|Something for Nothing||
9 May 2018
Cogito Ergo Non Serviam
The Secretary of State Mike Pompeo is returning from a quick trip to North Korea, where he had talks in preparation for a summit between North Korea's President Kim Jong-un and President Donald Trump. On his plane are three American citizens whom the North Koreans had detained under typically harsh conditions. This journal is thrilled for the men and their family and friends. At the same time, their release at this juncture should be setting off alarm bells in Washington. Mr. Trump has been given something for nothing, and that isn't consistent with Pyongyang's methods.
More likely, Mr. Kim probably realized that their freedom was worth much more to him than their continued detention. He has given Mr. Trump an amuse bouche to whet his diplomatic appetite. The North Koreans probably have a pretty good idea of what drives Mr. Trump personally. They have provided him a photo op on the world stage, welcoming freed Americans home. Mr. Trump will naturally view the North Koreans more favorably now.
This is not to say that Mr. Trump is going into a summit aching to give away the store (although one cannot rule it out). Instead, what the Kim regime has done is ensure that the discussions in the coming weeks begin on a positive note. It would have been easy for the summit to break down entirely over the fate of these three.
The main questions remain unanswered. What does Mr. Kim really want? What does Mr. Trump really want? Are their desires good for the region as a whole?
Complications are the enemy of successful negotiations, and a major complication arose yesterday when Mr. Trump pulled out of the Joint Comprehensive Plan of Action [JCPOA], the Iran nuke deal. If Mr. Kim decides that he wants to walk out of the summit without a deal on the future of the Korean Peninsula, the American change of policy on the JCPOA gives him perfect cover. The Americans, he can say, are unreliable negotiating partners, and he cannot sacrifice the security of his government to wishful thinking.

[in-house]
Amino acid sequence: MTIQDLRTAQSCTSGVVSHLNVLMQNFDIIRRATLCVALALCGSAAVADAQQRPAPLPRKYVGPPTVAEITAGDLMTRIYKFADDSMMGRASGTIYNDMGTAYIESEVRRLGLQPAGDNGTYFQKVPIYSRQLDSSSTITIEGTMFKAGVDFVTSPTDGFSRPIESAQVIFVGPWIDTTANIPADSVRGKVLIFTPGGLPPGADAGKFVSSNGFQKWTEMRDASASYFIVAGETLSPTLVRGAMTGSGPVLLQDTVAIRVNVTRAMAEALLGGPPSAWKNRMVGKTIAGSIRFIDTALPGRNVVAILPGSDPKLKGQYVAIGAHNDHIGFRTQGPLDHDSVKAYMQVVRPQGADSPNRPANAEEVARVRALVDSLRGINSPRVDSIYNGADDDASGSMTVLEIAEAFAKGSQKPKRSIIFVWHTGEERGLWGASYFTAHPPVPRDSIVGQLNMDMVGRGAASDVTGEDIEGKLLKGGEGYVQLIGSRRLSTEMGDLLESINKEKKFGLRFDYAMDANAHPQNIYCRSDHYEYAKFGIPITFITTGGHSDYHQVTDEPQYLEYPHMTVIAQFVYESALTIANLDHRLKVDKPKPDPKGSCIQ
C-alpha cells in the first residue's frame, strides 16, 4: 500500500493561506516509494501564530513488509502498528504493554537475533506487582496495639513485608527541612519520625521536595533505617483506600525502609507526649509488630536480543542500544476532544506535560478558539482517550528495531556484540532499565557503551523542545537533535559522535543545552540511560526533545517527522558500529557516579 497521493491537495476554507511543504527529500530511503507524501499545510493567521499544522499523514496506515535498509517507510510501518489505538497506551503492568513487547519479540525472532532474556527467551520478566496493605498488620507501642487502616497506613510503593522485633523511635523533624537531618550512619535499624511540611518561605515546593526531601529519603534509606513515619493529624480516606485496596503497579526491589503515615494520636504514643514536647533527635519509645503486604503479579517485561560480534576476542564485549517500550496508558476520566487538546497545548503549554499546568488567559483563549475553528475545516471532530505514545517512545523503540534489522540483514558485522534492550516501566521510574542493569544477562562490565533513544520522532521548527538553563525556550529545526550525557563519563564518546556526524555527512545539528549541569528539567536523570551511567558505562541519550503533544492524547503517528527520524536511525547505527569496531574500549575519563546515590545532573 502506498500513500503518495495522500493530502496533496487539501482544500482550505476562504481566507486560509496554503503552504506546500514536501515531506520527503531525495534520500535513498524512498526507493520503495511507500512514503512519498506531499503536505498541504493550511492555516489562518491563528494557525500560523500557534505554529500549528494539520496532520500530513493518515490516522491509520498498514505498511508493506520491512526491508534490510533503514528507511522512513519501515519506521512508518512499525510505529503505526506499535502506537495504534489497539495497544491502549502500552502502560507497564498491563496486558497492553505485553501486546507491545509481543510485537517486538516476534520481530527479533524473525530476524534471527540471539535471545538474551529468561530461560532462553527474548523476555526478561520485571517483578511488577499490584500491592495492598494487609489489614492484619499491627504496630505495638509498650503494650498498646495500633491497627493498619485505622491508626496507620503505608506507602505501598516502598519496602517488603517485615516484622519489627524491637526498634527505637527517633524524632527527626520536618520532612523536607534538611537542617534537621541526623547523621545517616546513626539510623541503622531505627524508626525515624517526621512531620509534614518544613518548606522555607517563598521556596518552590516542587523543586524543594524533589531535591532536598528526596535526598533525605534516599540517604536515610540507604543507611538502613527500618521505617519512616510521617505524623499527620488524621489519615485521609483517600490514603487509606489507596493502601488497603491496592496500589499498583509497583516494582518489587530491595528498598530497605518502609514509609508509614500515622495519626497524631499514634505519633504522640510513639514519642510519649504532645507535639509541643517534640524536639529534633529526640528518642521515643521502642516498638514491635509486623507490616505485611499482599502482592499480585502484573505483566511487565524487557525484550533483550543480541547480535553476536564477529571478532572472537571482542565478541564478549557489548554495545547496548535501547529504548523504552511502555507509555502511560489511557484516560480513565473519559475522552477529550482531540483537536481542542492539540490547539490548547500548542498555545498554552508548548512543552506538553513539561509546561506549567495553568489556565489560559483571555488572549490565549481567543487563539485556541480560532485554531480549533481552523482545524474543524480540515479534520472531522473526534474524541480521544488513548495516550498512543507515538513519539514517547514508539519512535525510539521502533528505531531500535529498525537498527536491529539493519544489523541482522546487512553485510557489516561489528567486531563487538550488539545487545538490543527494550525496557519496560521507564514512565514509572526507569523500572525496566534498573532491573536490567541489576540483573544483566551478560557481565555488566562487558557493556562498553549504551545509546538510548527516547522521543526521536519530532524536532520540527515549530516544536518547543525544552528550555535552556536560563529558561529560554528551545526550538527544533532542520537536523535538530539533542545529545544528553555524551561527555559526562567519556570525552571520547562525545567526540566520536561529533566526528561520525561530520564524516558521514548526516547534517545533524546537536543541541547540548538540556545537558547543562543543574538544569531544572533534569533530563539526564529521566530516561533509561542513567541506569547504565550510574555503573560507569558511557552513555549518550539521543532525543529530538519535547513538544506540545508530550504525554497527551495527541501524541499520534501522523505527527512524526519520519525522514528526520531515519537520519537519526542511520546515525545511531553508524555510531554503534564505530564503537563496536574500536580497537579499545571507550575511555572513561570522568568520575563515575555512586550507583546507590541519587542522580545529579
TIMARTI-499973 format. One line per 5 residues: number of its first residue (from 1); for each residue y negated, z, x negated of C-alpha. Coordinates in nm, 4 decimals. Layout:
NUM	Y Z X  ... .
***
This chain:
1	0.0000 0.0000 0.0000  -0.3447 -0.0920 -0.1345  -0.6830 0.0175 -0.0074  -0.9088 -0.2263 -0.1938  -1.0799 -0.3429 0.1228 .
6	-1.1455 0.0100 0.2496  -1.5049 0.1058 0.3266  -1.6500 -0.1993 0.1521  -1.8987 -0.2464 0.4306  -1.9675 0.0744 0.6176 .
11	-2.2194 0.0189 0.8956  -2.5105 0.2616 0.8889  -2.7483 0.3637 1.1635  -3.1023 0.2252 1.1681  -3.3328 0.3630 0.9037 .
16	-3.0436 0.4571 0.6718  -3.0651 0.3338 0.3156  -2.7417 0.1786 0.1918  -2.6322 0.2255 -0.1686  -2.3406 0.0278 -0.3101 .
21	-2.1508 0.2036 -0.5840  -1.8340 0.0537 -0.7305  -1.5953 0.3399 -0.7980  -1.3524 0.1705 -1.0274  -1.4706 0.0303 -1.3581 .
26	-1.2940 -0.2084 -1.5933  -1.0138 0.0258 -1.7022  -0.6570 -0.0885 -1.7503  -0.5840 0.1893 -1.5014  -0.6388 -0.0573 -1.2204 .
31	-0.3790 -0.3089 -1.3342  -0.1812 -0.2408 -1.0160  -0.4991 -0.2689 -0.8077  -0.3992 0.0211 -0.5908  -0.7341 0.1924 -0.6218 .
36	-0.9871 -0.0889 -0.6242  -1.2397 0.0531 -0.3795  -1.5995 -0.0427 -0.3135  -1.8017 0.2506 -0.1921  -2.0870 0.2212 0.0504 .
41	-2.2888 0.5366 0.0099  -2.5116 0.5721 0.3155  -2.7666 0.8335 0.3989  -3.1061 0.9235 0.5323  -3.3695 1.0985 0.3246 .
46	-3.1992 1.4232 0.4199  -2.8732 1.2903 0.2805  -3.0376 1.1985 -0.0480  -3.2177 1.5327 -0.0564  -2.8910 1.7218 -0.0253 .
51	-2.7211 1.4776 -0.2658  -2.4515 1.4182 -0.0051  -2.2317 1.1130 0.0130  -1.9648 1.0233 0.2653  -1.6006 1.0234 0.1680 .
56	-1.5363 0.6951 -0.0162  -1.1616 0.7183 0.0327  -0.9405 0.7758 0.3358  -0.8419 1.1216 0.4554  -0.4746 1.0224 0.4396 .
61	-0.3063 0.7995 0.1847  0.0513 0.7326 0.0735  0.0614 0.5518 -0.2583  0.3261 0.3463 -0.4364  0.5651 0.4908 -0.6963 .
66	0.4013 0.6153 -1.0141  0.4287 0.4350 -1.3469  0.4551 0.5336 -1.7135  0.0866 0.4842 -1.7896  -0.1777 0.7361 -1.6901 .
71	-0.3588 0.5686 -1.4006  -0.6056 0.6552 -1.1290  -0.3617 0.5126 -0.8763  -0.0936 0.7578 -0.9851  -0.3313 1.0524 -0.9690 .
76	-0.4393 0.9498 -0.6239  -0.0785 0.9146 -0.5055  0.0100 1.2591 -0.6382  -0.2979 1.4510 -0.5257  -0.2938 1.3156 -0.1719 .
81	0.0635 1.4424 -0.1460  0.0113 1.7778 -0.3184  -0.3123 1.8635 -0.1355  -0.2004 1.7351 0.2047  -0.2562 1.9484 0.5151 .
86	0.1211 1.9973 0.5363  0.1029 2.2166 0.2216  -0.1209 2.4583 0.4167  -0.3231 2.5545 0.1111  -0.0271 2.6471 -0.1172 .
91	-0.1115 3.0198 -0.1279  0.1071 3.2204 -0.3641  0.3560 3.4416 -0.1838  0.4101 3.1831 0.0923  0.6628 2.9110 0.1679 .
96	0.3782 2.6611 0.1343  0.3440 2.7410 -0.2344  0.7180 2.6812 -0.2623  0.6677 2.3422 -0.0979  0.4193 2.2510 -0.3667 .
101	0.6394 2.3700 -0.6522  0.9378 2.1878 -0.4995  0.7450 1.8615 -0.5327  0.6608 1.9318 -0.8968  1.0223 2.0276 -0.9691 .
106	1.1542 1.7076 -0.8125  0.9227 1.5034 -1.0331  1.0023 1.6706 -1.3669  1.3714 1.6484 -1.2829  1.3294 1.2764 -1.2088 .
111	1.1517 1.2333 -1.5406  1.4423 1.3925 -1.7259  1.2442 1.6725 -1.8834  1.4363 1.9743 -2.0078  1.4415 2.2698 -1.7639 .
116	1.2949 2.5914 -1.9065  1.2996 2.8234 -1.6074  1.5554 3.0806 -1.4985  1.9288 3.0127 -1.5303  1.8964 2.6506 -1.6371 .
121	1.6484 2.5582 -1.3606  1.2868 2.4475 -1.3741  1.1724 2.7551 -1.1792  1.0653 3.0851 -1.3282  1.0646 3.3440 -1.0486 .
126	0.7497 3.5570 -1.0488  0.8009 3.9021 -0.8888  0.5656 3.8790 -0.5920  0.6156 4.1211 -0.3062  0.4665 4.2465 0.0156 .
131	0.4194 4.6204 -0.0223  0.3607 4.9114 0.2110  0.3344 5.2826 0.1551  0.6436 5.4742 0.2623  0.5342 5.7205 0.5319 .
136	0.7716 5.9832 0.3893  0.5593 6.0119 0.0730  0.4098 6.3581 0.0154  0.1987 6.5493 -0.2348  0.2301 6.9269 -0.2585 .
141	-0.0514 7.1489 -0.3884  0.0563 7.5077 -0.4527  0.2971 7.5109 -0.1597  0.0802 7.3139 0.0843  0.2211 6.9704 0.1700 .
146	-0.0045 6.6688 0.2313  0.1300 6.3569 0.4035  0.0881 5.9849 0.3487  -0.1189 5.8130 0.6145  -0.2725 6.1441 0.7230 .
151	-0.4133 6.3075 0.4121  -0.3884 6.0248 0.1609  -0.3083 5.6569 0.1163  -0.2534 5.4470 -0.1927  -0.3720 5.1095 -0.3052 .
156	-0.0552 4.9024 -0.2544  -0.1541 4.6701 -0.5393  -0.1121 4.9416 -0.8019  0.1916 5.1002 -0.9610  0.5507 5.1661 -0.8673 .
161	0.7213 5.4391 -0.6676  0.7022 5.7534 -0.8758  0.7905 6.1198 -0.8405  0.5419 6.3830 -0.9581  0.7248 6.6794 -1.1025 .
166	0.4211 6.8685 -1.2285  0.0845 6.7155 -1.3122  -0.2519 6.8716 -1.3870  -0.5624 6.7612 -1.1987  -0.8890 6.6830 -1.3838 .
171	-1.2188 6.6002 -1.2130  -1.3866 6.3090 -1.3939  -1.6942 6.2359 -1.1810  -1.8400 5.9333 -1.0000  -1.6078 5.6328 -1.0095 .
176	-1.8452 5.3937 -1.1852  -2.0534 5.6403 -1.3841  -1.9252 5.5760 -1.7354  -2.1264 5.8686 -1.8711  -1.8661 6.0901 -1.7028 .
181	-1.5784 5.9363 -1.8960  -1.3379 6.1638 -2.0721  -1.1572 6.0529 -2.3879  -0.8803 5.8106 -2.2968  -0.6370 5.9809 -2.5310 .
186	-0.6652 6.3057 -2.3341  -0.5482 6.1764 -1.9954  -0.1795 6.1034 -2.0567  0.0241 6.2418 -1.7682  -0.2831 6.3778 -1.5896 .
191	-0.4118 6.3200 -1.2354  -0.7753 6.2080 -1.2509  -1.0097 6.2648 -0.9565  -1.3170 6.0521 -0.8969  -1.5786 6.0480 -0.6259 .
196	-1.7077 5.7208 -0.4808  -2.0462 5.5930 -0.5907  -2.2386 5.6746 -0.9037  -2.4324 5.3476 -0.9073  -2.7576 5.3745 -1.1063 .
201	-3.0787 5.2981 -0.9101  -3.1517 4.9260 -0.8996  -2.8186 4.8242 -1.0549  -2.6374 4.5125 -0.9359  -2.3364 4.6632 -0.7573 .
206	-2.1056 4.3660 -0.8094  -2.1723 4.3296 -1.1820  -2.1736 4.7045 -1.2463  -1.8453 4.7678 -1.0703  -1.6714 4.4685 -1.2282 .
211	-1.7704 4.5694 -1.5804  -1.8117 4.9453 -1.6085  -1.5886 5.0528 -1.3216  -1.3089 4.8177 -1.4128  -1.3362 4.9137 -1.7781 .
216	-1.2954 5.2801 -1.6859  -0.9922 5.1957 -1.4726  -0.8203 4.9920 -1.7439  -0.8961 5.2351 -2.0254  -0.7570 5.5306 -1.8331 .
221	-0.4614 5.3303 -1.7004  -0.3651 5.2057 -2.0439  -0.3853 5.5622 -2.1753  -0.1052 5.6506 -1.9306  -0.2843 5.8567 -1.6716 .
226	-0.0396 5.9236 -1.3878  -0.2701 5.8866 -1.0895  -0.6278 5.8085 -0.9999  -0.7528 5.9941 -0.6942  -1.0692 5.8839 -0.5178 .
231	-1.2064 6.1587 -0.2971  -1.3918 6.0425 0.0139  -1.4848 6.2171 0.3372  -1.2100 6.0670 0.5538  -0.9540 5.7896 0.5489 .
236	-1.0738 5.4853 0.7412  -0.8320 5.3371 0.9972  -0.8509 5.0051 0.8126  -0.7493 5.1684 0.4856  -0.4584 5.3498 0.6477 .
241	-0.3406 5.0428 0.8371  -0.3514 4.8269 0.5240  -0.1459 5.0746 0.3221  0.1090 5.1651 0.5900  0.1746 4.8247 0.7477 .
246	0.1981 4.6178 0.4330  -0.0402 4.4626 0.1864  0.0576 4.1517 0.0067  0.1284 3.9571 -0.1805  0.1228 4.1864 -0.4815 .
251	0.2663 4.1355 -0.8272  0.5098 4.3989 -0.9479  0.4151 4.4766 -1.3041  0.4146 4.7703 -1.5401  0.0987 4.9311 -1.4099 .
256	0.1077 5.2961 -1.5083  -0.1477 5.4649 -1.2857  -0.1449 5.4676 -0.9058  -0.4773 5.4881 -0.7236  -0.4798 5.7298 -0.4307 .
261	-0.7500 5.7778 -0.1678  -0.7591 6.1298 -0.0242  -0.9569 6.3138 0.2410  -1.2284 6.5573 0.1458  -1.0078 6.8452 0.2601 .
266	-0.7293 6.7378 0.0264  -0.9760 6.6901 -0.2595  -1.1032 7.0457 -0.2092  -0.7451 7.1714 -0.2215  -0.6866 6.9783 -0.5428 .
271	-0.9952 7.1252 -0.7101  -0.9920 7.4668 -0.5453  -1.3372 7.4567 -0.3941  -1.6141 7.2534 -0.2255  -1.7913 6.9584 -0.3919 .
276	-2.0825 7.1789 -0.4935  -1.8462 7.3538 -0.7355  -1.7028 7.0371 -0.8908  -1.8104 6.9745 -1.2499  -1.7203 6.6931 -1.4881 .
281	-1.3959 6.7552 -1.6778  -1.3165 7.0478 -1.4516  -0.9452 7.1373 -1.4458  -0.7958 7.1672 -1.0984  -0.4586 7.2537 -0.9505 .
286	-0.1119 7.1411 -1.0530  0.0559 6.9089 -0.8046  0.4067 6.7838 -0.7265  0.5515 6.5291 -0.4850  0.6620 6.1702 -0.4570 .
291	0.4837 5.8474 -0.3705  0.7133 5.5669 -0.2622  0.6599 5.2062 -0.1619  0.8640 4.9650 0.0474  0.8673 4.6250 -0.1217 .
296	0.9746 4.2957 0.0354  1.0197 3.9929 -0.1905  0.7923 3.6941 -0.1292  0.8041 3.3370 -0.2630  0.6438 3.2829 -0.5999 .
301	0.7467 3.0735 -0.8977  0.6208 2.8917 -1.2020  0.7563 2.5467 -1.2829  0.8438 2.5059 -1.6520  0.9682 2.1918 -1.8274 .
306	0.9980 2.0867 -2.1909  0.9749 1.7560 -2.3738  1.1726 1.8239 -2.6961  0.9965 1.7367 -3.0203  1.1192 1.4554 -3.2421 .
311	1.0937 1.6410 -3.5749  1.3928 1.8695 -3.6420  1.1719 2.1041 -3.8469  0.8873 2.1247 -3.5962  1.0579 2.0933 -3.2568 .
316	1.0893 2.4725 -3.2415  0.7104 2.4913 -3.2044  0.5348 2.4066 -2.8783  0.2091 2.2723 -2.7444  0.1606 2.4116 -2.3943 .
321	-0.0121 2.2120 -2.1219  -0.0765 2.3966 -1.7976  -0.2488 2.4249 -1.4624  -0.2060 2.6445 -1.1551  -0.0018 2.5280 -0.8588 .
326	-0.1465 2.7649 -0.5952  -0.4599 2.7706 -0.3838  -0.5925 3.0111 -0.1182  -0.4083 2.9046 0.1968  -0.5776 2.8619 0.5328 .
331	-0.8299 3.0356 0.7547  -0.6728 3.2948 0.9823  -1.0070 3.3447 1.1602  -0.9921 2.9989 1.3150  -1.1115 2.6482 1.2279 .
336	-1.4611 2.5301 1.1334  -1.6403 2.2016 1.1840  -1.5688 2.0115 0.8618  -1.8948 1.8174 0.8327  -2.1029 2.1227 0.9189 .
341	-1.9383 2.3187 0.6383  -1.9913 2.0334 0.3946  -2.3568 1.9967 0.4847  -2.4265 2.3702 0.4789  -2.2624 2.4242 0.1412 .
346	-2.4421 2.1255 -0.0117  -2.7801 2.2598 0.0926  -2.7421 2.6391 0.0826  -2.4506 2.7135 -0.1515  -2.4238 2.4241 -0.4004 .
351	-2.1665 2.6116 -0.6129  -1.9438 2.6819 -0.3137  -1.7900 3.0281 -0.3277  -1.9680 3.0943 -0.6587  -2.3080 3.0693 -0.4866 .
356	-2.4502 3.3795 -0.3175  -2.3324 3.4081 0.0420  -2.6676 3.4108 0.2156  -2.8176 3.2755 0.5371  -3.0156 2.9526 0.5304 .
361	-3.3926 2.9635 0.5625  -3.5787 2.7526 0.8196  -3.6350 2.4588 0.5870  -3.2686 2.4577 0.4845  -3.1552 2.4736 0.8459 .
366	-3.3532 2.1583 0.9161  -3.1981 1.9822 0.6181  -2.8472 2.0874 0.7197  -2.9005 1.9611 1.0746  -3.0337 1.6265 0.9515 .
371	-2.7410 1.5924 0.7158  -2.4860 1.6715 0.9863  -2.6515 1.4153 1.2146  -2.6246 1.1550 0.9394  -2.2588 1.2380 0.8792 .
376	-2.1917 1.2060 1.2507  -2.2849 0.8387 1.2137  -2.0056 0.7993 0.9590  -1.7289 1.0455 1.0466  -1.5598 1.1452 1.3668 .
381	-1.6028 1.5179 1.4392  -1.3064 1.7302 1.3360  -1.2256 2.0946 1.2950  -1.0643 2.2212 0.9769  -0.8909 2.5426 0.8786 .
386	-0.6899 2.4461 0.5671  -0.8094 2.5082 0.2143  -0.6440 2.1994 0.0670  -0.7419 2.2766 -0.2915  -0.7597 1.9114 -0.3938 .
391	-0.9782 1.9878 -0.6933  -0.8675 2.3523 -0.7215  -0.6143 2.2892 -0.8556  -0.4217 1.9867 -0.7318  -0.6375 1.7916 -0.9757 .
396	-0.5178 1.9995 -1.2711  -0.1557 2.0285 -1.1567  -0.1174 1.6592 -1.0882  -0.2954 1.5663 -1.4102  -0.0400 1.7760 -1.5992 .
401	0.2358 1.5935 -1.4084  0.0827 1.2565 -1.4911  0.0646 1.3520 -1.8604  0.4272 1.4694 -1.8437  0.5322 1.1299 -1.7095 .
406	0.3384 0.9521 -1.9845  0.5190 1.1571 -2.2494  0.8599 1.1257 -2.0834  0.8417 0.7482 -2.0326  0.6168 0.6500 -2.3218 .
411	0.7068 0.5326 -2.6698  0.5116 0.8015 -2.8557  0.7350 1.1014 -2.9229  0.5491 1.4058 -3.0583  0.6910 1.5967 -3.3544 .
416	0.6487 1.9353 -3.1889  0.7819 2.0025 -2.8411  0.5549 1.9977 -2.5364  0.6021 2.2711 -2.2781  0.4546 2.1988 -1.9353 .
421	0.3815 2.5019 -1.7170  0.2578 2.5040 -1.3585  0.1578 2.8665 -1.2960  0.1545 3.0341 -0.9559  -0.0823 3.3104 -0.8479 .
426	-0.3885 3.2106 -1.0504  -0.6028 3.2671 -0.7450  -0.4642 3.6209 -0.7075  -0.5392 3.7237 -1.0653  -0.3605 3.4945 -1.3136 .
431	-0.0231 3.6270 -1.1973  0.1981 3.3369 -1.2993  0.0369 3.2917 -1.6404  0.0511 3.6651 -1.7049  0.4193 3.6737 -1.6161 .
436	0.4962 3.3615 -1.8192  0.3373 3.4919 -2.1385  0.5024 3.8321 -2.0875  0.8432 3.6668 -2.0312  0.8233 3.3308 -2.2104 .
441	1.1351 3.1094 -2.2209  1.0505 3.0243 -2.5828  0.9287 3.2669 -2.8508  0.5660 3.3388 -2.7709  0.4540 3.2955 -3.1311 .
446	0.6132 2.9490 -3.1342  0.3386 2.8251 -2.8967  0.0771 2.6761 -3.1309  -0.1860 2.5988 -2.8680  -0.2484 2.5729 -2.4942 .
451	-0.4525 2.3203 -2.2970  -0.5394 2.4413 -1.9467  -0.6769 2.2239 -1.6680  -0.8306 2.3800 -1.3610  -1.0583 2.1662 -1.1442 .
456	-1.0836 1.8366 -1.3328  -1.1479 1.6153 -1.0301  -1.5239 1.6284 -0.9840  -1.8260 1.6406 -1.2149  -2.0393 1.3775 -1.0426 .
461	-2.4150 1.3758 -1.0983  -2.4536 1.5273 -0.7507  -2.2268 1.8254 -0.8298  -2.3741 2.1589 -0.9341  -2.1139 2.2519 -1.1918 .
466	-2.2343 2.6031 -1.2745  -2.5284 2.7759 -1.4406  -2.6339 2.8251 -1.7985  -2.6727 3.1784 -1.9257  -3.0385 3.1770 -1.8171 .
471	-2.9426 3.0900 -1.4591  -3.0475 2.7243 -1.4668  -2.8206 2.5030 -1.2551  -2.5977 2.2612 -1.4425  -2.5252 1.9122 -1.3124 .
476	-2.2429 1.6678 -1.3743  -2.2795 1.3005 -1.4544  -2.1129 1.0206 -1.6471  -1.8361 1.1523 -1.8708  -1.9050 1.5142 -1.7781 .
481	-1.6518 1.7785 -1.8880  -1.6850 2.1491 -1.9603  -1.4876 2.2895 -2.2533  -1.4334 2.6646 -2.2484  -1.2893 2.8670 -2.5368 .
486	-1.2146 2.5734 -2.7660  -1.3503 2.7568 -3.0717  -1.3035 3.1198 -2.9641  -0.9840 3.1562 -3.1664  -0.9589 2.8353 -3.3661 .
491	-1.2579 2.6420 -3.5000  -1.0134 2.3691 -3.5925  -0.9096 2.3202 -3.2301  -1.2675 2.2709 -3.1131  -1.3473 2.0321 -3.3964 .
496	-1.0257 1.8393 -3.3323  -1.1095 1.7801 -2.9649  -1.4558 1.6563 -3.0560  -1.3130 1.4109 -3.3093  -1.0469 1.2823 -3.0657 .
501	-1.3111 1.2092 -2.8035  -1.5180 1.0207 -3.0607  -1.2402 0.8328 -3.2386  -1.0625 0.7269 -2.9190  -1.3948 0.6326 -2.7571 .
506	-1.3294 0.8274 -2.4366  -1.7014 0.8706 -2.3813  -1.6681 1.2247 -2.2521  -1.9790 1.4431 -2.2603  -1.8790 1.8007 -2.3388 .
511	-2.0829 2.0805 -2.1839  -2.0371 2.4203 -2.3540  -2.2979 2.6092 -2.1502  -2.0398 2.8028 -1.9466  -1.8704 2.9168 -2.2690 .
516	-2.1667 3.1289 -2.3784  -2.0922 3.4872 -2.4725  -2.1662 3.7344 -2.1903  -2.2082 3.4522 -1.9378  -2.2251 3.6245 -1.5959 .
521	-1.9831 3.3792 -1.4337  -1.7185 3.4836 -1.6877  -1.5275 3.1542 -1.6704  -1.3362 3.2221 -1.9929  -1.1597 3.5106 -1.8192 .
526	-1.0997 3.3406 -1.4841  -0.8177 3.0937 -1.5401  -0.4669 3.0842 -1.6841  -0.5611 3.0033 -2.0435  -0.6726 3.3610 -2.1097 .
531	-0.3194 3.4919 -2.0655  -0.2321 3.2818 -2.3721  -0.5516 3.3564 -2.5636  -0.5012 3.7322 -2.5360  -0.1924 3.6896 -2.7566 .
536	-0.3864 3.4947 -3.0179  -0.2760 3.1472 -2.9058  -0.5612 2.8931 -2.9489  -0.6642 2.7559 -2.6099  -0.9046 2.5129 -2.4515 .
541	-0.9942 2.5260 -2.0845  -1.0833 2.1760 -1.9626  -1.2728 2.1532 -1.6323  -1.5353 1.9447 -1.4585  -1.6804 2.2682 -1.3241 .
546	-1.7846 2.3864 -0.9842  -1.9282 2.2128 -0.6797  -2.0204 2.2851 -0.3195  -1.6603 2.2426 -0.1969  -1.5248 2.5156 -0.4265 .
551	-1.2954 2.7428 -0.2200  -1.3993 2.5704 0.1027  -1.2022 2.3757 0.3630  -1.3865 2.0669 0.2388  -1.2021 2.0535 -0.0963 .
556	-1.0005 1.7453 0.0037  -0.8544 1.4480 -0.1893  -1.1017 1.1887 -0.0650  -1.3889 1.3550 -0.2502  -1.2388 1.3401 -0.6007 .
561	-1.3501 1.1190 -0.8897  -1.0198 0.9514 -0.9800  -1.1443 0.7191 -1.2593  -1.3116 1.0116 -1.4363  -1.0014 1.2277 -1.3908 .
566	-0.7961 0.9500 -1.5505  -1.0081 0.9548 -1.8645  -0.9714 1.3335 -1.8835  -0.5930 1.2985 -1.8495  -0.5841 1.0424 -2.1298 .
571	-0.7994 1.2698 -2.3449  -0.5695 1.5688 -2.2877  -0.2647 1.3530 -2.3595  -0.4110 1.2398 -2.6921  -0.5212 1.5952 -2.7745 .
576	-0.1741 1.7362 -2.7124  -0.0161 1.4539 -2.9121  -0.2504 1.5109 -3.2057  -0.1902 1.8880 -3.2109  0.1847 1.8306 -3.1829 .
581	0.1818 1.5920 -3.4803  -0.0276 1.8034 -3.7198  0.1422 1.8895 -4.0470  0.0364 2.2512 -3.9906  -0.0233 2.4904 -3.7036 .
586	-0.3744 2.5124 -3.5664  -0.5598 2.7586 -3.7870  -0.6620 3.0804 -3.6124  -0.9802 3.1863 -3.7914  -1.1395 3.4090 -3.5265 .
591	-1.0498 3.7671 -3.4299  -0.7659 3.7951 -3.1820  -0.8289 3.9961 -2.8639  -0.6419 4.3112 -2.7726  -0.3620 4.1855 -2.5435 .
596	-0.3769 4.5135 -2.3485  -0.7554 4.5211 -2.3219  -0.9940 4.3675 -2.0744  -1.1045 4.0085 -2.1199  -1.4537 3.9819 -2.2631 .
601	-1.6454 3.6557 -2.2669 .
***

What it boils down to is Mr. Kim arranging his pieces on the board to maximum advantage. Mr. Trump doesn't seem to have done the same in the least. Indeed, the JCPOA news suggests that he has a weaker hand to play now than he did on Monday. If the negotiating remains in the hands of professional diplomats, the result should be an outcome satisfactory to all parties concerned if there is a deal to be had. What one fears is that Mr. Trump will take over the discussions himself and go head-to-head with Mr. Kim. In his desire to get a deal, the American president will overlook some basic facts about the Korean Peninsula that will work to America's disadvantage. He doesn't do his homework; even his supporters admit it. Mr. Kim is quite different. One doesn't become dictator for life before one turns 30 by winging it.
This journal is pleased that fellow Americans are free and on their way home; yet one still has a sense of foreboding.
© Copyright 2018 by The Kensington Review, Jeff Myhre, PhD, Editor. No part of this publication may be reproduced without written consent. Produced using Ubuntu Linux.